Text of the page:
There are about 1,100 people in the summer months; of those, 150 are military.  In winter, the group goes down to 150 for maintenance only and no military. There are various science programs going on there.  One example is the discovery of a fish that has an antifreeze in its blood.  Research is studying ways in which that can be used in open heart surgery to keep the heart cool.
 
            At McChord, the operations group pulls from different squadrons for personnel.  Col. Dotson works all year in this department but the rest are only assigned for specific missions. Those run from September through November and February. In 2018, they will make two trips in the winter months of June and August to bring fresh food and mail.  It is the only unit in the world with the capacity to land in 24-hour darkness.  The other missions are to ferry scientists, equipment, food and mail back and forth.  They do airdrops of fuel in remote areas. 
 
            Other missions he described include one in January 1988.  The Argo Georgia got stuck in the ice.  His group dropped down the gear and equipment to make the repairs to the ship to get itself out of the ice.  In June 2011, they did a medical evacuation and in August 2011 when a scientist got cancer and they dropped medical supplies to keep her alive.  The challenge to their work is primarily the weather. It changes rapidly and without warning.  There are only five or six weather reporting stations. They must carry enough fuel for a 2,000 mile, 11 hour round trip in case they can’t land. The runway moves, it’s slippery on the ice, and pilots must estimate where to land in the dark. Only instructor pilots are qualified to fly in. Colonel Dotson has made about 20 flights into Antarctica since 2012.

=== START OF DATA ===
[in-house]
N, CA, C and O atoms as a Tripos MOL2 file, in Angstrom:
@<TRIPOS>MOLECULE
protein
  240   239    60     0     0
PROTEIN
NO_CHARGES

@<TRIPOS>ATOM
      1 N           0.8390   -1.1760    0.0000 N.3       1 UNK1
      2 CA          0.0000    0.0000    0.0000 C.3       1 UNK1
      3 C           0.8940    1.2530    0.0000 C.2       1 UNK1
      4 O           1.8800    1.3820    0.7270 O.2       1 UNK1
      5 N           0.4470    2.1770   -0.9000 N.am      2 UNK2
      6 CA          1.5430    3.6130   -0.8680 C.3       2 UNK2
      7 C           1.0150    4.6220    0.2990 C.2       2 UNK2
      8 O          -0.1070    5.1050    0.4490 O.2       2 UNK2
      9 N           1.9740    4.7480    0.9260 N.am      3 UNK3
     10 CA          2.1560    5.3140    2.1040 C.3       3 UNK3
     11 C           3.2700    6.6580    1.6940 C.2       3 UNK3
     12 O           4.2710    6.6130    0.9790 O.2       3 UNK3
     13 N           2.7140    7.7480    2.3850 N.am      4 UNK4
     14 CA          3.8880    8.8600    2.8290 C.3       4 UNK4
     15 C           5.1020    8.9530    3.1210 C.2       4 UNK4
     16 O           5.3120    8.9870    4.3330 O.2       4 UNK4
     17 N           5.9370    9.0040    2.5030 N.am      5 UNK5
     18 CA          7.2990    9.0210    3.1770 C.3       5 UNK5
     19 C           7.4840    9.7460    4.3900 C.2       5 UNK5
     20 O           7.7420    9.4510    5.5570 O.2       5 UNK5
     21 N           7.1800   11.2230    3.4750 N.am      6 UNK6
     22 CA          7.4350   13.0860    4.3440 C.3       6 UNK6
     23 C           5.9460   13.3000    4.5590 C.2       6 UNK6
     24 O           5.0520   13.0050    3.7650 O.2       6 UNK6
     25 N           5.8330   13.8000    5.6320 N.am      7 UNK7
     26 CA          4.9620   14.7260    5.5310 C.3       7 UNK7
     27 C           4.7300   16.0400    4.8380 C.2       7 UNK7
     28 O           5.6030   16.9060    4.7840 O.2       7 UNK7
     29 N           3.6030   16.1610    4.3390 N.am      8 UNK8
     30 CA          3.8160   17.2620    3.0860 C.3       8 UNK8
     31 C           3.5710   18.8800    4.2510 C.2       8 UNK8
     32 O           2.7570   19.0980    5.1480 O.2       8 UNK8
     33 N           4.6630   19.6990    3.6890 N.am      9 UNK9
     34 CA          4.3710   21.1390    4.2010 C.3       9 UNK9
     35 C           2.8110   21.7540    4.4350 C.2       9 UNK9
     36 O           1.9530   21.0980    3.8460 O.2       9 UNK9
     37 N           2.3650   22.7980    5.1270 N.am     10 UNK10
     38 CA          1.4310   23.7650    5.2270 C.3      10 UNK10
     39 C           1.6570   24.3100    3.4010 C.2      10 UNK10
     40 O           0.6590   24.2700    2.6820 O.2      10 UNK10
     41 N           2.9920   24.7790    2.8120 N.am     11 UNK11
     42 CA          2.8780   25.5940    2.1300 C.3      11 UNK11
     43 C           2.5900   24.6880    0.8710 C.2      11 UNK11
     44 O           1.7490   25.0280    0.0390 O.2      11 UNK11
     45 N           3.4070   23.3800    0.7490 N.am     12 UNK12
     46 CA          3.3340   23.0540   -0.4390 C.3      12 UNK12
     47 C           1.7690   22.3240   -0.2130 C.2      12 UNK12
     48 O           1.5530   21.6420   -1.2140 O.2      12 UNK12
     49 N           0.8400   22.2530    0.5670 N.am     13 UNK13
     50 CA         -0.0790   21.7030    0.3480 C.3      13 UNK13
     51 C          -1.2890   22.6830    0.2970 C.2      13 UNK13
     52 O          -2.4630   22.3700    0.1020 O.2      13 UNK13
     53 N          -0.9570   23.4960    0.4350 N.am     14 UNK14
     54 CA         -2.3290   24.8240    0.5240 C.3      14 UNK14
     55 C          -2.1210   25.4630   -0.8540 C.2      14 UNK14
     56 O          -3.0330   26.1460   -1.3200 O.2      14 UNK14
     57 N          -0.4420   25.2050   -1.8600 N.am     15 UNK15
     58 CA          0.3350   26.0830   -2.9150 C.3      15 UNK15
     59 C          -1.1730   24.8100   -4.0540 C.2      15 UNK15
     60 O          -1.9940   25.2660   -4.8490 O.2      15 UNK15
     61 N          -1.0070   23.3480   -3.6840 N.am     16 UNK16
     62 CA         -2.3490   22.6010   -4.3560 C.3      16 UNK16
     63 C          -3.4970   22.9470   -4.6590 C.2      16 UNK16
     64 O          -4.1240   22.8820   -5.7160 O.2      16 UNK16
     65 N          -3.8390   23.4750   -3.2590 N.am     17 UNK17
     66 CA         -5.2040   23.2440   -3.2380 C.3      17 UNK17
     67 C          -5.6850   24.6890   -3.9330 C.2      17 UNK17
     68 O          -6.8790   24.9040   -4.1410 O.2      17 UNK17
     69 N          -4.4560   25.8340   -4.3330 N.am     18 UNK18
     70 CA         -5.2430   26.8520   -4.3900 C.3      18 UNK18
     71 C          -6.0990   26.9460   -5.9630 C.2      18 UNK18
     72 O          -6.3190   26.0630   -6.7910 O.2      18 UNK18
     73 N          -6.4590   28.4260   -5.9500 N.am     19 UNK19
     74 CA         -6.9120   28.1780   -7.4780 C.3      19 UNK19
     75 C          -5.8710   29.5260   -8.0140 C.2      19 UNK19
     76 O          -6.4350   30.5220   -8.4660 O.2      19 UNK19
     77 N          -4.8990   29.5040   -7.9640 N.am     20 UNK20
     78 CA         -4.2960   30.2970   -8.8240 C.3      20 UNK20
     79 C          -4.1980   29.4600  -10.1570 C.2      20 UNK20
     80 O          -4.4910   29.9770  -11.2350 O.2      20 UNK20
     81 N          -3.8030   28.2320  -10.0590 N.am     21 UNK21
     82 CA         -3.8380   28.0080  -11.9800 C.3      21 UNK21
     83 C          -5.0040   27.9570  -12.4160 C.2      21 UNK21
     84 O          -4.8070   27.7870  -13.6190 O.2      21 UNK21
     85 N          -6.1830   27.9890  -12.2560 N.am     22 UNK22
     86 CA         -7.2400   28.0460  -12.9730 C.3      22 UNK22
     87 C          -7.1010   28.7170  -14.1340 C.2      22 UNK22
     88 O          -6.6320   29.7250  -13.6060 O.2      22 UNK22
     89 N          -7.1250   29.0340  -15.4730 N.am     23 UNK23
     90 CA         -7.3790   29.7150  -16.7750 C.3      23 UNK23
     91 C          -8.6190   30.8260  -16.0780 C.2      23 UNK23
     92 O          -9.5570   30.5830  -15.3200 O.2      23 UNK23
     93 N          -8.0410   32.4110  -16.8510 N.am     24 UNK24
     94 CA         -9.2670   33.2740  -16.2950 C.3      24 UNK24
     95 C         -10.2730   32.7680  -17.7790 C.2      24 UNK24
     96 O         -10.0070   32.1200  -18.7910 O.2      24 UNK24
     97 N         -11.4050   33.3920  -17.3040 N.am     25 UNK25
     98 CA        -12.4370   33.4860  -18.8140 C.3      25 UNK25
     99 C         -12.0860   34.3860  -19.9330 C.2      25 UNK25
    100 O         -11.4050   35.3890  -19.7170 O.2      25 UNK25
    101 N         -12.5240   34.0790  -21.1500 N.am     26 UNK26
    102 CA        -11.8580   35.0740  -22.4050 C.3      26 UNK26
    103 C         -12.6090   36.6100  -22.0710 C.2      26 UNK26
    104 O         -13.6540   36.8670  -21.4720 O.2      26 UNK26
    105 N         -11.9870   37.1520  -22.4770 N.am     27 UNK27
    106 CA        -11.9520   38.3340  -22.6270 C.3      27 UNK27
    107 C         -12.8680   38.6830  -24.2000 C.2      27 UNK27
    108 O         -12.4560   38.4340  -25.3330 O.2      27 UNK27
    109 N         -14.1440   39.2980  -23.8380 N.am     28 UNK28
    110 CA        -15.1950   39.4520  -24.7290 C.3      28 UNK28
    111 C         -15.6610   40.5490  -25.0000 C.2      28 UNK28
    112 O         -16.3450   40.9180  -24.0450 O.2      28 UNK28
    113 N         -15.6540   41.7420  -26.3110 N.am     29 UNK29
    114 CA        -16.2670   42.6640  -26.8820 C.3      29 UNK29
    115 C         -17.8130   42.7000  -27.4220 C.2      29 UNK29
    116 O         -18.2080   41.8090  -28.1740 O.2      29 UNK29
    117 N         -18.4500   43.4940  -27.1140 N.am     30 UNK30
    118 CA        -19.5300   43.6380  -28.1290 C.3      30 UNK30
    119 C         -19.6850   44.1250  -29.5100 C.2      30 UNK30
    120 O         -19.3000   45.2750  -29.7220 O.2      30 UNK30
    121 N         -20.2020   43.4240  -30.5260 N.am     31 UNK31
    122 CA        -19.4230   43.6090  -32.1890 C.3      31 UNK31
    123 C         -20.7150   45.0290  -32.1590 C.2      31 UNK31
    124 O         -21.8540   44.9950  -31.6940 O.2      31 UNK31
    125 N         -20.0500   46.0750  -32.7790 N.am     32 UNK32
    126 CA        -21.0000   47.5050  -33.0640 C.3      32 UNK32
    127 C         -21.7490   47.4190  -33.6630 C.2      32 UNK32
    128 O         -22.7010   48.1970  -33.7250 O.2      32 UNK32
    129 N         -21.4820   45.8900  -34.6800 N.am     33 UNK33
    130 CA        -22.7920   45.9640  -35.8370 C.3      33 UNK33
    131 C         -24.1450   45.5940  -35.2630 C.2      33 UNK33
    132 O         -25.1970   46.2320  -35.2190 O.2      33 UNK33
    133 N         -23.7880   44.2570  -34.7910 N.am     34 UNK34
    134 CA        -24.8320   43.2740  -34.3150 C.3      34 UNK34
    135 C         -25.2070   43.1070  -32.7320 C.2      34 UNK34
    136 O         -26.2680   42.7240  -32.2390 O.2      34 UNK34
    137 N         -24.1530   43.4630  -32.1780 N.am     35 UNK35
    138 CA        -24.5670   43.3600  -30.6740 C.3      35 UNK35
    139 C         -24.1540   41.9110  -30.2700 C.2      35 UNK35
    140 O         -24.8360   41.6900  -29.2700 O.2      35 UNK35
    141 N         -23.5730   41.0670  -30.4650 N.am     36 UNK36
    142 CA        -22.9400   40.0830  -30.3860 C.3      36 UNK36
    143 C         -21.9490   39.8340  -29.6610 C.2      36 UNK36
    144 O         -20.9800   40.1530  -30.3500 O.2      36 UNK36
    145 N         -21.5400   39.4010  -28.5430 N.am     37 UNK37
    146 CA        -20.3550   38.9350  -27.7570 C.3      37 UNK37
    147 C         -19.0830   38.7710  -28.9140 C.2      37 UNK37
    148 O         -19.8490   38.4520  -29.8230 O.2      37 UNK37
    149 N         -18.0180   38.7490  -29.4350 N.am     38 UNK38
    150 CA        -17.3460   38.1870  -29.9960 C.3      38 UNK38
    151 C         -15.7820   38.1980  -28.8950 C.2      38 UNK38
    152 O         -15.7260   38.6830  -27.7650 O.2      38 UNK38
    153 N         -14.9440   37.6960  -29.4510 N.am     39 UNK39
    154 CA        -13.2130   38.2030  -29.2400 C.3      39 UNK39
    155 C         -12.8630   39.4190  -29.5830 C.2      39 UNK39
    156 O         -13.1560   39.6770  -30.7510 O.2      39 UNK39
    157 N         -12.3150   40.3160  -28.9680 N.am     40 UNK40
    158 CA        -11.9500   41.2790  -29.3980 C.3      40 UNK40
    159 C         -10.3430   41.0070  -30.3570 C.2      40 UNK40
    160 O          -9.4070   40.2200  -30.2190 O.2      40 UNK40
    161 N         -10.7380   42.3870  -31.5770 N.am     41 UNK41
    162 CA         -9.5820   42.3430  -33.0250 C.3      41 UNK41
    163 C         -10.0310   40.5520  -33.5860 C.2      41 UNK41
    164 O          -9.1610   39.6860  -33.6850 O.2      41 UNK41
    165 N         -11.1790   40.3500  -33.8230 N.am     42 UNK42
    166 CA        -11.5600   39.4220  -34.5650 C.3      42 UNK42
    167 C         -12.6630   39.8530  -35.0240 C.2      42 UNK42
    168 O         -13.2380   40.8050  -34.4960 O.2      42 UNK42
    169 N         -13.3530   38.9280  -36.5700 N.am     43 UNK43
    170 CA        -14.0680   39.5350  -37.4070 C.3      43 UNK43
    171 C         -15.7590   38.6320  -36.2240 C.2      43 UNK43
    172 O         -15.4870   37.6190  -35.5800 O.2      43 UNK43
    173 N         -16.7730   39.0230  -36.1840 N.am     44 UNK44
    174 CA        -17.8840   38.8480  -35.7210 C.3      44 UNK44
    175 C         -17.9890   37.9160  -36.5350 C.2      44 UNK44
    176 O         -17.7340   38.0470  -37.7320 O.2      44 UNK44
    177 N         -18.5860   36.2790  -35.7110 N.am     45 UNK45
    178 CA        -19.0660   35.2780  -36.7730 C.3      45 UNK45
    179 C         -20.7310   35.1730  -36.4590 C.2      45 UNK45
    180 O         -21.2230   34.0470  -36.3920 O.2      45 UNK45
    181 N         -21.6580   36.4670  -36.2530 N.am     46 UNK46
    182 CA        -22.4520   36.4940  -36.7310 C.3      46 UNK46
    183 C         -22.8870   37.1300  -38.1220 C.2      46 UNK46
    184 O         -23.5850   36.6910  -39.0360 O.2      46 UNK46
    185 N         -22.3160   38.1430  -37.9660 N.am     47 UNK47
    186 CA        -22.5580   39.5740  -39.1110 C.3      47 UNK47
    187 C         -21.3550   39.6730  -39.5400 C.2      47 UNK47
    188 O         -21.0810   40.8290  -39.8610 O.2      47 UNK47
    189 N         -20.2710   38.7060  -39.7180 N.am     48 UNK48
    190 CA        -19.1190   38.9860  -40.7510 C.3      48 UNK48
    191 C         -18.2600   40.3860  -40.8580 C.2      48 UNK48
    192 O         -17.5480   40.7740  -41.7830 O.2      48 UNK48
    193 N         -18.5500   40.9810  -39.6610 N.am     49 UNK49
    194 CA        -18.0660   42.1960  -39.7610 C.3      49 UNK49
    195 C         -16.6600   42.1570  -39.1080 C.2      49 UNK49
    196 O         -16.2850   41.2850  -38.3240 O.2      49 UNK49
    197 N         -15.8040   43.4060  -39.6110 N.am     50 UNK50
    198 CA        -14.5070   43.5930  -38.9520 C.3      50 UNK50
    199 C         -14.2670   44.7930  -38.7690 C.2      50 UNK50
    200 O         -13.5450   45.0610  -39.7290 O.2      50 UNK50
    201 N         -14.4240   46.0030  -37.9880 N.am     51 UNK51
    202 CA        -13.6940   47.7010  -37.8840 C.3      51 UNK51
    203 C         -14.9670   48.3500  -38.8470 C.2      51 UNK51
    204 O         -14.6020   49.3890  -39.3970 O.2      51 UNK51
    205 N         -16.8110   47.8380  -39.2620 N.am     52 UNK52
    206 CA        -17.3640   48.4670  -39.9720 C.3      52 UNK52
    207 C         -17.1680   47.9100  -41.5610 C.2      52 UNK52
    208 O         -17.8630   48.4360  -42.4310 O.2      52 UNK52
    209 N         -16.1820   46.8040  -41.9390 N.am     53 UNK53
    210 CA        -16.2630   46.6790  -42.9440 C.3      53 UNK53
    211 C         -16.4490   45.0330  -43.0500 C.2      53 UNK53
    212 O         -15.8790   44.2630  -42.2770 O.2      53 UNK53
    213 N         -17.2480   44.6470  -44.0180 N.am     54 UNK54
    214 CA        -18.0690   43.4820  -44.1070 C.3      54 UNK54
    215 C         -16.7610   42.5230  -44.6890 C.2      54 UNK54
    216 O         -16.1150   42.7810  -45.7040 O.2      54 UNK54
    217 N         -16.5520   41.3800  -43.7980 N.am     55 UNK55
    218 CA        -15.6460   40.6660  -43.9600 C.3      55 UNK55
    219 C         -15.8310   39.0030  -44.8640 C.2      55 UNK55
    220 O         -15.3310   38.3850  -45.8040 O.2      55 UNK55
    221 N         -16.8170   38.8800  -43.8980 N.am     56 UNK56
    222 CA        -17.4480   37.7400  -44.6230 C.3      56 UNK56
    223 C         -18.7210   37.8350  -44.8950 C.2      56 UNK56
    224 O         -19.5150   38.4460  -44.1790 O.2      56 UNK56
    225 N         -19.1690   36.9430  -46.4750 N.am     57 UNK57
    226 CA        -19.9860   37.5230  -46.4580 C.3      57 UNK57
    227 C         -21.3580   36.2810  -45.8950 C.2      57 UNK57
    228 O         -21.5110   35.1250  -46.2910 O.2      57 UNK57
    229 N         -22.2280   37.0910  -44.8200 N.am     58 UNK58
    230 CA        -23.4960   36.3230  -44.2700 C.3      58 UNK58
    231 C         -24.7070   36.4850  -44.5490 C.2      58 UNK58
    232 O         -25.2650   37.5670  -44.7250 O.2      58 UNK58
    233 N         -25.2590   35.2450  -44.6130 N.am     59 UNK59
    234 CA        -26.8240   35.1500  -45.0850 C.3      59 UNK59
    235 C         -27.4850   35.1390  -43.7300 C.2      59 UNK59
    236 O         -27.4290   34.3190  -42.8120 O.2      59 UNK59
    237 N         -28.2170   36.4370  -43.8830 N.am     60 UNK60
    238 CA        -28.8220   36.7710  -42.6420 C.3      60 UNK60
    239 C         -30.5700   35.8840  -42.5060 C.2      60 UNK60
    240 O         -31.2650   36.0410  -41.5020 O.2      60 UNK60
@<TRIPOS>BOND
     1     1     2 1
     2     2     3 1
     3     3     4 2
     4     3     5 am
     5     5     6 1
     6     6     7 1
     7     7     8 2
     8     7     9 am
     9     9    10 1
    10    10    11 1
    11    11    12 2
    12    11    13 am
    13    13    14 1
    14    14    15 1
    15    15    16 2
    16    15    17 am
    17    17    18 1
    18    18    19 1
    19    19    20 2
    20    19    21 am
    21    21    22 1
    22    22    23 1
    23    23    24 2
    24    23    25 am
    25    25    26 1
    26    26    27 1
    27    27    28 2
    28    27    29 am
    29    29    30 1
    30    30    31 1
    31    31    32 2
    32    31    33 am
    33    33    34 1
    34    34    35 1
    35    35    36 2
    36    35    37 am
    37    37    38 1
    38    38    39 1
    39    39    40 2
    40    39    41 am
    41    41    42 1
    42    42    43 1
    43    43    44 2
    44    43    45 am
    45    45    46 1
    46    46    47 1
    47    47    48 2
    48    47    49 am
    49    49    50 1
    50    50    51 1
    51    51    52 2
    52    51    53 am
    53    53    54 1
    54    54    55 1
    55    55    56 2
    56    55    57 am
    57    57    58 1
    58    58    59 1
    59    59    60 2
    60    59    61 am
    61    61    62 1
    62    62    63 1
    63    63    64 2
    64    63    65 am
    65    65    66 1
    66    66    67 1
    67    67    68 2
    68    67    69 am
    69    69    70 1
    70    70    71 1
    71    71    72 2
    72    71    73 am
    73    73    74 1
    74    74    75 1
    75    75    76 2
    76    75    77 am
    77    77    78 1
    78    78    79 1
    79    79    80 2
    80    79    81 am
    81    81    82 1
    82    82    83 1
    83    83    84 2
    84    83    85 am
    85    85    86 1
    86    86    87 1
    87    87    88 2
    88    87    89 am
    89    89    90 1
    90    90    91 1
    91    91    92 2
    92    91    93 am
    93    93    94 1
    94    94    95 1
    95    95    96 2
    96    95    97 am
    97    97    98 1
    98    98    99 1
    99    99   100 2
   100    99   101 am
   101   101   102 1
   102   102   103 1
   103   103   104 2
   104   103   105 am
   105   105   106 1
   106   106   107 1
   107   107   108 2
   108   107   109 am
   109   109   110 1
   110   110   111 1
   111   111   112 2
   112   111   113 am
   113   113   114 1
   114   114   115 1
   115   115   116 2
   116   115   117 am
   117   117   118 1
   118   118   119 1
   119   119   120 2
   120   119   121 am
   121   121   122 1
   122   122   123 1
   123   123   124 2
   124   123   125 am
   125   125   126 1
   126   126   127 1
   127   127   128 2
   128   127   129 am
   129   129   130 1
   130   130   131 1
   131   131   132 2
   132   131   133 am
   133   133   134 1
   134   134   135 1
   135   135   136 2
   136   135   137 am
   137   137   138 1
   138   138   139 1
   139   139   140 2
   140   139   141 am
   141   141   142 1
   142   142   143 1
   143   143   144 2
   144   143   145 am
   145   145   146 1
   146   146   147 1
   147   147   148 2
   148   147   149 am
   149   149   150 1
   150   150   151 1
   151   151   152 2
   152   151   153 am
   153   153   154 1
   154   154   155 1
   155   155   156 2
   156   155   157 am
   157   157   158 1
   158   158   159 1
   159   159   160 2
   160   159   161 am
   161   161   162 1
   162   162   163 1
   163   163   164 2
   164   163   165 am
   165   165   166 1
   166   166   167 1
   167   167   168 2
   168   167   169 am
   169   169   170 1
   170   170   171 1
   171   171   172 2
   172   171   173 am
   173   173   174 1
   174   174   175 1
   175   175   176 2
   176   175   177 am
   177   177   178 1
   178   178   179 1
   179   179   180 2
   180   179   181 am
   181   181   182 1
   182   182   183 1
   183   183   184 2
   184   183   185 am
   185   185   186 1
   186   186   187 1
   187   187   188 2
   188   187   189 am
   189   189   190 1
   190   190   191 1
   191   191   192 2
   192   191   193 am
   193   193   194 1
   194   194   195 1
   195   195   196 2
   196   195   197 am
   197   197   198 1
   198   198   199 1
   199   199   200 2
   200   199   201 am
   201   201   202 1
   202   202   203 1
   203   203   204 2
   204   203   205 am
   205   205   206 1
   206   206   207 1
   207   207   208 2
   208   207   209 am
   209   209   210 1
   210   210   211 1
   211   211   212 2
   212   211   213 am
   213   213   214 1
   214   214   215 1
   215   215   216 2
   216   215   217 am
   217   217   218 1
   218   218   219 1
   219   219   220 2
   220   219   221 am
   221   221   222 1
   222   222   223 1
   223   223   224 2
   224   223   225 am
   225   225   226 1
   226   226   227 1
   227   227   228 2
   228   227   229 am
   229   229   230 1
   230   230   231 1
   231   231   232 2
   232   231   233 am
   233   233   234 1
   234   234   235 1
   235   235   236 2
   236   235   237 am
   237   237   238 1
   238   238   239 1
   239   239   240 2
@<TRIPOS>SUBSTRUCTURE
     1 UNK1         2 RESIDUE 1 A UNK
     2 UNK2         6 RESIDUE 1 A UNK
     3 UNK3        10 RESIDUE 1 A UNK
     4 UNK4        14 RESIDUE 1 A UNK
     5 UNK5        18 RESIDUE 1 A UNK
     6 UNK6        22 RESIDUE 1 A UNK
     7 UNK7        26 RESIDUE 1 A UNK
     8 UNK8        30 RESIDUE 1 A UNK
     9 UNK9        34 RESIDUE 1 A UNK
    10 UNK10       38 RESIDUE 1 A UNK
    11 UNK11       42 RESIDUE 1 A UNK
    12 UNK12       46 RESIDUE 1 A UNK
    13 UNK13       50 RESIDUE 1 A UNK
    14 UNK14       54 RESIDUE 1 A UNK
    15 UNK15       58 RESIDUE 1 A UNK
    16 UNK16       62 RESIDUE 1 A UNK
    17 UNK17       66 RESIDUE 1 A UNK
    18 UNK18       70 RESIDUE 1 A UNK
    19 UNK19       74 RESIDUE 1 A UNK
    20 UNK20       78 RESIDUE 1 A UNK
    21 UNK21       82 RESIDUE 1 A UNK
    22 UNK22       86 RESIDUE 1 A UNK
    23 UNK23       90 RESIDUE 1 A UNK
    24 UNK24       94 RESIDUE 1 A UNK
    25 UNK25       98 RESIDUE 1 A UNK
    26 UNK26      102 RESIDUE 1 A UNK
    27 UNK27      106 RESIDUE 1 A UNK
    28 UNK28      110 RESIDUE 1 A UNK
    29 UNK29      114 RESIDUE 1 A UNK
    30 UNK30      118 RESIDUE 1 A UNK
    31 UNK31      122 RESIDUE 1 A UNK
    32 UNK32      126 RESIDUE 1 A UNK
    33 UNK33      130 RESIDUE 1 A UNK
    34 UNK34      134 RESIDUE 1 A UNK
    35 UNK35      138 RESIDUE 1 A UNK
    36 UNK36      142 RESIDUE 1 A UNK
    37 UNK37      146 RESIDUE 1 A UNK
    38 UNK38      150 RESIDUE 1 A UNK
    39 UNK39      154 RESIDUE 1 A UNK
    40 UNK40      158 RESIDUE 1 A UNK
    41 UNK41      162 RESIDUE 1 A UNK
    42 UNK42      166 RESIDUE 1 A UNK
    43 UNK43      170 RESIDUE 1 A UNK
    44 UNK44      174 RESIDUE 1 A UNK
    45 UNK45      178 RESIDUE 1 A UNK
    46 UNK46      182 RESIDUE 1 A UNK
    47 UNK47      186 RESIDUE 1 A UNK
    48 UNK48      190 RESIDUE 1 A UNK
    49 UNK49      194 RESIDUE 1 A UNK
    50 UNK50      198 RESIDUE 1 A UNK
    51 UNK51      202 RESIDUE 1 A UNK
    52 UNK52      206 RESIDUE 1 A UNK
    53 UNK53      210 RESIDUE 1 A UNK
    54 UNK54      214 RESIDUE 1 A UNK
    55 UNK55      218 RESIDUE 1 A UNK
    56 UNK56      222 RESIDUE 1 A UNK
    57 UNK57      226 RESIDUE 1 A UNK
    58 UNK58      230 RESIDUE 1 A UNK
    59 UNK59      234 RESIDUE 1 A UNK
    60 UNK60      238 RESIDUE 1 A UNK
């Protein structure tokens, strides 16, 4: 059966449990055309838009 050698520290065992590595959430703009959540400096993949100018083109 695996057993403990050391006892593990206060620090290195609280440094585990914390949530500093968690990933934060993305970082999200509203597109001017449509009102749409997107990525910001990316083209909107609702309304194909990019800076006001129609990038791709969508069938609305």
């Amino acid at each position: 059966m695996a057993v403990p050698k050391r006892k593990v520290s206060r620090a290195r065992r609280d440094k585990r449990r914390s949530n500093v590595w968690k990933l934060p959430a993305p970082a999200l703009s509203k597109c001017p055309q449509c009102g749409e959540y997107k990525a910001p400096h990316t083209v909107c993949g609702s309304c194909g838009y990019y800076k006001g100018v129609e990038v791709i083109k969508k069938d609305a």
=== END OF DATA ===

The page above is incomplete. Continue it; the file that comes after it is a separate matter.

As for the future, there is a 10 year program called AIMS that will start in 2019 to condense the buildings on base into one main building with only six smaller ones that share one roof.  The group will be busy bringing construction equipment and supplies for that purpose. They will fly C-17s.  He discussed the modifications to the planes to fly to Antarctica, including taking out all defense systems to lighten the planes, changing fluids to keep from freezing. They never turn the planes off once they land to prevent freezing up.
 
            President Don drew the winning number for Christine Vu for a possible $508 with 10 whites and one red.  So sorry, Christine. You got a white chip for $5.  Better luck next week when we will hear from Past President Rose Stevens and Mary Marlin for their trip to Nepal last year.  Come one and all to hear about that and it’s the last Friday of the month, so you know what that means.
 
       Oh yes: Read this bulletin and tell Greg Rediske, and this will count as attendance at a meeting (a make-up). Also, if you are doing online shopping, try doing so at Amazon Smile, where you can allocate a portion of your purchase to a charity of your choice, which happens to include Lakewood Rotary.